• Make time away from telephones

Psychological Self-Care

• Notice your inner experiences — listen to your thoughts, judgments, beliefs, attitudes, and feelings without judgment

• Let go of perfectionism: do something silly or be simply imperfect

• Talk with friends and have a buddy support system

• Practice receiving from others

• Write in a journal: Be curious about life

• Do relaxation exercises, get a relaxation CD that you like

• Have your own personal psychotherapy or counselling

• Read literature that is unrelated to work and uplifting

• Do something at which you are not expert or in charge

• Decrease stress in your life by removing the clutter

• Make to do lists and prioritise them giving yourself plenty of time

• Let others know different aspects of you

• Say NO to extra responsibilities 8

Emotional Self-Care

• Be kind to yourself, engage in self-nurturing, self-mothering

• Spend time with others whose company you enjoy

• Stay in contact with important people in your life

• Give yourself affirmations, praise and love

• Find ways to increase your sense of self-esteem

• Acknowledging strength, positive points

• Boundaries: learn to feel OK about saying NO and putting yourself first

• Change thought processes that are not self-affirming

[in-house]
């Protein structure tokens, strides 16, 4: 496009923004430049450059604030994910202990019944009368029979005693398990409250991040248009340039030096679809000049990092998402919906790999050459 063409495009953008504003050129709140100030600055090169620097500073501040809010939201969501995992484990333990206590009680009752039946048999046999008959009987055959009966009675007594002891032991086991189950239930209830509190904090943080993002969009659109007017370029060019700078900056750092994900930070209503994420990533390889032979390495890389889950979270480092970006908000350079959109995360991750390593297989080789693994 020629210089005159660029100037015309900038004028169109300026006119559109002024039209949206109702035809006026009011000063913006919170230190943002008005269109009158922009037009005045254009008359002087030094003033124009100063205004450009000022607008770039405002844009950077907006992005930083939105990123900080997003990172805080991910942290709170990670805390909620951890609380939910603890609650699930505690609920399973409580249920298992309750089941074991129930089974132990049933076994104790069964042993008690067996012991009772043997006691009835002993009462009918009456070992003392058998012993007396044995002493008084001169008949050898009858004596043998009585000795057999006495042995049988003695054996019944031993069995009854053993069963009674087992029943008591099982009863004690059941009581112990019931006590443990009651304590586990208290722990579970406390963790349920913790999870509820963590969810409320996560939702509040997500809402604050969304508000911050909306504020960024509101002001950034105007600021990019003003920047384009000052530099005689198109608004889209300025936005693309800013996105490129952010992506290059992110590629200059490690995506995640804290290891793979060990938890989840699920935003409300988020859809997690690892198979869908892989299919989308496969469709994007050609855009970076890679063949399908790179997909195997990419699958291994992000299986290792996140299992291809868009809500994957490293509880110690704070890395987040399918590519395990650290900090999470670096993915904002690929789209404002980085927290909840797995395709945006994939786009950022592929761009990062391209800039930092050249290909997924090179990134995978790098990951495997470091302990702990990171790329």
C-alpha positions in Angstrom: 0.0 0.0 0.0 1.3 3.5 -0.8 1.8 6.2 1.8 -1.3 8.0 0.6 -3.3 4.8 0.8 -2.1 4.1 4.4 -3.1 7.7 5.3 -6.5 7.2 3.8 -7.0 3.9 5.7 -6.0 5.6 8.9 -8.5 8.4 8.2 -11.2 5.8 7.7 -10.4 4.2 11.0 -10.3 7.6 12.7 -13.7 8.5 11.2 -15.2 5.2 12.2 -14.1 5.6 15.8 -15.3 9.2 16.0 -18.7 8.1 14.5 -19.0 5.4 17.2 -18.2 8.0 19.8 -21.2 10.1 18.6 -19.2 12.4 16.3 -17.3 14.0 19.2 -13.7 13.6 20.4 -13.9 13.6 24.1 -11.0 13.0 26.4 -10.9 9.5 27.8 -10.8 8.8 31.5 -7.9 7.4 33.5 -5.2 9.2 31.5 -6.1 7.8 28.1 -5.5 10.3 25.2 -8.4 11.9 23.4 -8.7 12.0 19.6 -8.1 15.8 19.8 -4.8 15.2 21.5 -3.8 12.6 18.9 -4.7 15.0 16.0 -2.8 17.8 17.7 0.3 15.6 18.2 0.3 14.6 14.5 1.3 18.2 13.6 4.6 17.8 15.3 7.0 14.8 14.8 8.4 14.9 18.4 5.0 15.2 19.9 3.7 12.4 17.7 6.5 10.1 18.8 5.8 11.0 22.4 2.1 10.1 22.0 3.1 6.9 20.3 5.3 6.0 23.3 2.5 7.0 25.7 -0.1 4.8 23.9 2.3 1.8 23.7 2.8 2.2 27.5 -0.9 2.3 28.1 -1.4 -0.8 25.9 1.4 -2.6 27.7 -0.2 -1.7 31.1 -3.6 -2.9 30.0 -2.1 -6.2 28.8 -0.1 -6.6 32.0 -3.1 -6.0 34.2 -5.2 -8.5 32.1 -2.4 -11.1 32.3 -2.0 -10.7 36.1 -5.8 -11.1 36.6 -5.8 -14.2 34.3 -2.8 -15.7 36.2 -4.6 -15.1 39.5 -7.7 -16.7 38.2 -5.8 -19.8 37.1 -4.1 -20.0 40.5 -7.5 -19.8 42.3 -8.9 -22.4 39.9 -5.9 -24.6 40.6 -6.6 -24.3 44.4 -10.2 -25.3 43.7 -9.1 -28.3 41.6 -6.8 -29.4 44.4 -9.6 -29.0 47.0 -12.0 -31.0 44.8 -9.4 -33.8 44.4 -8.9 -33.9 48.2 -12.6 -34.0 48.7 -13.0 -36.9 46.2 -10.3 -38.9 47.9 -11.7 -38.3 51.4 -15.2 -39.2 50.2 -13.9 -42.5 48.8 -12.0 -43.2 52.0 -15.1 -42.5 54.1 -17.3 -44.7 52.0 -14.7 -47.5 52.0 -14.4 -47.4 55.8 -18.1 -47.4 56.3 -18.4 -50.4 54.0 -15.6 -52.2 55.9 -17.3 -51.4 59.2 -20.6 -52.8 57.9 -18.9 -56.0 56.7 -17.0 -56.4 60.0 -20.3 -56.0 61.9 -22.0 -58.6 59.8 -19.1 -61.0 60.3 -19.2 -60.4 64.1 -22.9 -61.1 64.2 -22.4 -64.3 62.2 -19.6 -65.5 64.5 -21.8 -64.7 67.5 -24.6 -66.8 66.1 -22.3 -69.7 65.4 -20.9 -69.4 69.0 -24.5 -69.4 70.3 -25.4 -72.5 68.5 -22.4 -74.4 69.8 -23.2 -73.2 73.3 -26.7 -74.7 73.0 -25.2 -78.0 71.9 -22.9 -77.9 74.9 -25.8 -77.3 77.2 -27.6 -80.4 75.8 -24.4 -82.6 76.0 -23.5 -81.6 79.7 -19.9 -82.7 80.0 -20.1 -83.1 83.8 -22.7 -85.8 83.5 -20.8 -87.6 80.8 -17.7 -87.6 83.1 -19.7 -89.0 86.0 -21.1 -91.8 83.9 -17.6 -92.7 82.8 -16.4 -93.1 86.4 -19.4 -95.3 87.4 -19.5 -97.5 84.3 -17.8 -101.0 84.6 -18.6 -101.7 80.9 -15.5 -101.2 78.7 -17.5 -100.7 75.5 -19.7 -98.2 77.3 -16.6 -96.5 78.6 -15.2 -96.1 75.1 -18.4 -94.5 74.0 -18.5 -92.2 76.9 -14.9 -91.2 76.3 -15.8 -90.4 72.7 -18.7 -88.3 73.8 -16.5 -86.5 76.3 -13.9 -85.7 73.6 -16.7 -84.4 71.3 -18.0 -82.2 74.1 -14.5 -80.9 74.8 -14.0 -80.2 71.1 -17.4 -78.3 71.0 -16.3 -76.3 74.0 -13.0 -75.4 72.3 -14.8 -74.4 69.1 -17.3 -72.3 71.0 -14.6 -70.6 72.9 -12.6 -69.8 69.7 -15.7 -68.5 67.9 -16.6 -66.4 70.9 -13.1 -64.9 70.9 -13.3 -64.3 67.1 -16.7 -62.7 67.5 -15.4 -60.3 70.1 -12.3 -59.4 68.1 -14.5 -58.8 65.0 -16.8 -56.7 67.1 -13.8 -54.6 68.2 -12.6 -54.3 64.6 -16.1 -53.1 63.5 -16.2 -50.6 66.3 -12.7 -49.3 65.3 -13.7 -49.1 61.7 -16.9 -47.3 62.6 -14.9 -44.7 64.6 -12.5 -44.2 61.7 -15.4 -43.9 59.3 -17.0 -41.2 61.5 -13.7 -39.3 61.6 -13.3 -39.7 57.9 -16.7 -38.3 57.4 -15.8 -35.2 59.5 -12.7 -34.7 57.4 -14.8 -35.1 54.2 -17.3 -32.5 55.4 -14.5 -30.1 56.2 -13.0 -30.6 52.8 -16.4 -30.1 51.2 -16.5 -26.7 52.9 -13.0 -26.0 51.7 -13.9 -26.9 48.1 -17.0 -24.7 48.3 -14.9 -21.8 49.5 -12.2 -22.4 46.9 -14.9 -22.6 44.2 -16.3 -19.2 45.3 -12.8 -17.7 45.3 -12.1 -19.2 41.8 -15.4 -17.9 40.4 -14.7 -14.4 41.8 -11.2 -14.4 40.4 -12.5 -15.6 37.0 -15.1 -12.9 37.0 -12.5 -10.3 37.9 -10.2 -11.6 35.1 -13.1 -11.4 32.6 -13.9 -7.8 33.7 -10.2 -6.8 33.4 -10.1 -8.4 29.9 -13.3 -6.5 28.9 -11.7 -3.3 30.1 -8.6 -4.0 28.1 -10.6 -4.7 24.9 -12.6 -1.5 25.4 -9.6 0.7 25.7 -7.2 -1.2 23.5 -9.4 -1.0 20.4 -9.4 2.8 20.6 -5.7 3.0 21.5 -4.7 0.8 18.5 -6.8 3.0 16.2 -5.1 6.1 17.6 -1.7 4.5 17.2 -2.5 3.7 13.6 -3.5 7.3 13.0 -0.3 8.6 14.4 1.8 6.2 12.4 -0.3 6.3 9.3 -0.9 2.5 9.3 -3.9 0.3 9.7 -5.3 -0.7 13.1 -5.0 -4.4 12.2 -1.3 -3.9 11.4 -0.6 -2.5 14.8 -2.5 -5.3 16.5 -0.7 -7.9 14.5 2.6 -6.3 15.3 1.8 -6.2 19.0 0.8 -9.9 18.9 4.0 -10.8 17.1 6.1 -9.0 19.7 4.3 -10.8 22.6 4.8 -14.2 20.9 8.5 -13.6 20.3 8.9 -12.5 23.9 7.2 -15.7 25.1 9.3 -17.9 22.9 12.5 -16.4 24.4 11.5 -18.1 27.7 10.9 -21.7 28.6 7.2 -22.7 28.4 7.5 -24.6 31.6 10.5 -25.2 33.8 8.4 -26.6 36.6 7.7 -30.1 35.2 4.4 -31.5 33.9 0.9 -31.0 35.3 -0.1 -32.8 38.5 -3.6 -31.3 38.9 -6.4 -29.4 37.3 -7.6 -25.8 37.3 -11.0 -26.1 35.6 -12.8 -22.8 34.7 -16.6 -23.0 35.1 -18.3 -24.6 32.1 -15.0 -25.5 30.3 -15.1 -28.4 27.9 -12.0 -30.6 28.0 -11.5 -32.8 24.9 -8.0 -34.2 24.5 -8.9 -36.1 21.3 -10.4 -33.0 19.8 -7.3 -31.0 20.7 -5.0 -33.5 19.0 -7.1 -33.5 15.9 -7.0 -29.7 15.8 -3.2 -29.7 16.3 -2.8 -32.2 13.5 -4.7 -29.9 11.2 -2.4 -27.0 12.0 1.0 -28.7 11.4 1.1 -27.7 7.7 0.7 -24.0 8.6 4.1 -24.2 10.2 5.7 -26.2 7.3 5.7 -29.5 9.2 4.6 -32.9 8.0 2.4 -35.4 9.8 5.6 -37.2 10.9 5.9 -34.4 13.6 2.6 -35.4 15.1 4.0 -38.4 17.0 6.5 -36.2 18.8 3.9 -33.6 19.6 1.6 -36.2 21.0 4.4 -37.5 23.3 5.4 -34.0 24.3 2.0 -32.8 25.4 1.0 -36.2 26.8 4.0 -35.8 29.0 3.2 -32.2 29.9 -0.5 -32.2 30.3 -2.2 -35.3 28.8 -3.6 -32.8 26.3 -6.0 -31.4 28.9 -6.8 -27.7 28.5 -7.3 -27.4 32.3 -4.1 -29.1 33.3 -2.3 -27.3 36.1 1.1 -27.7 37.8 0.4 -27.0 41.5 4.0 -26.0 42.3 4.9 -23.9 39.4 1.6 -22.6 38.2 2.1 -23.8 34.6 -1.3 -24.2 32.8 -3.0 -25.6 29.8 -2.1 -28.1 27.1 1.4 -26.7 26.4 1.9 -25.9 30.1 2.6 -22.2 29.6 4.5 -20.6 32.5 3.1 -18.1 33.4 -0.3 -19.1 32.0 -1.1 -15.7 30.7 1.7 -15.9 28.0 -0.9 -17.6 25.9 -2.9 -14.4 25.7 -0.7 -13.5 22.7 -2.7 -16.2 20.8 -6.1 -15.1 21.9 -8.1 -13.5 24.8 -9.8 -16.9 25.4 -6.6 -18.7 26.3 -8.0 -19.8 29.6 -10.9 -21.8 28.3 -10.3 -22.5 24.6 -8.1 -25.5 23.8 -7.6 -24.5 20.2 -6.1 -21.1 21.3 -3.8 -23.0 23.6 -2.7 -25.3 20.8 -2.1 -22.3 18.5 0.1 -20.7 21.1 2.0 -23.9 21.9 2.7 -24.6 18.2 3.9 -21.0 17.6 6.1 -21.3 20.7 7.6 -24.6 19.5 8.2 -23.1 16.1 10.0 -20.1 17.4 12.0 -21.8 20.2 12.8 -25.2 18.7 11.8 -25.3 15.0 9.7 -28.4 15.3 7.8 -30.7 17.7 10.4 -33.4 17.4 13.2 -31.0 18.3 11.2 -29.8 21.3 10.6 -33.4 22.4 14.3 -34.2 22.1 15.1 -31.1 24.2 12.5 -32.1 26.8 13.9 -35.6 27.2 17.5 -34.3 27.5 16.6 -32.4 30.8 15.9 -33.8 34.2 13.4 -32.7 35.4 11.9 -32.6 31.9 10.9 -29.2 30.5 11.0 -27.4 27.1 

• Avoid negative people or negative communication

• Re-read favourite books, review favorite movies

• Identify comforting activities, objects, people, relationships and places

• Allow yourself to cry

• Find things to make you laugh

• Express your outrage in social action, letters, donations, marches, protests

• Contribute to causes in which you believe

• Play with children, animals or grown-ups Spiritual Self-Care

• Make time for self-reflection

• Practice acceptance and kindness for self and others

• Spend time with and in nature

• Find a spiritual connection or community

• Be open to inspiration from teachers and people you admire

• Read inspirational literature (talks, music, etc.)

• Cherish your optimism and hope

• Be aware of nonmaterial aspects of life

• Practice forgiveness for self and others

• Identify what is meaningful to you and notice its place in your life

• Meditate, sing or pray

• Be open to Not Knowing and experiences of awe (http://www.nvoad.org/articles/ESCCchapterB.pdf)

A side effect of learning to look after yourself is that you learn new skills that can be used in your personal as well as in your family and professional life. For example the ability to turn adversity into an opportunity becomes a change for personal development. It also means that you are developing life skills that contribute to greater happiness and well-being of all people around you. Paradoxically, looking after yourself means becoming more able to be of service for others!

Nutrition Nourishment Hopes you’re enjoying the Mindfulness Series and taking what information is important and beneficial for you at this time in your life. It’s  never too late to begin to understand yourself better and to find happiness for your soul

If you haven’t already don’t forget to check out Chapter One in this series. Links Below.

Chapter One: Burn-out. More than a Stress Response.

https://nutritionnourishment.wordpress.com/2017/09/19/the-mindfulness-series-burn-out-more-than-a-stress-response/

Healthiest regards

Tegan, Nutrition Nourishment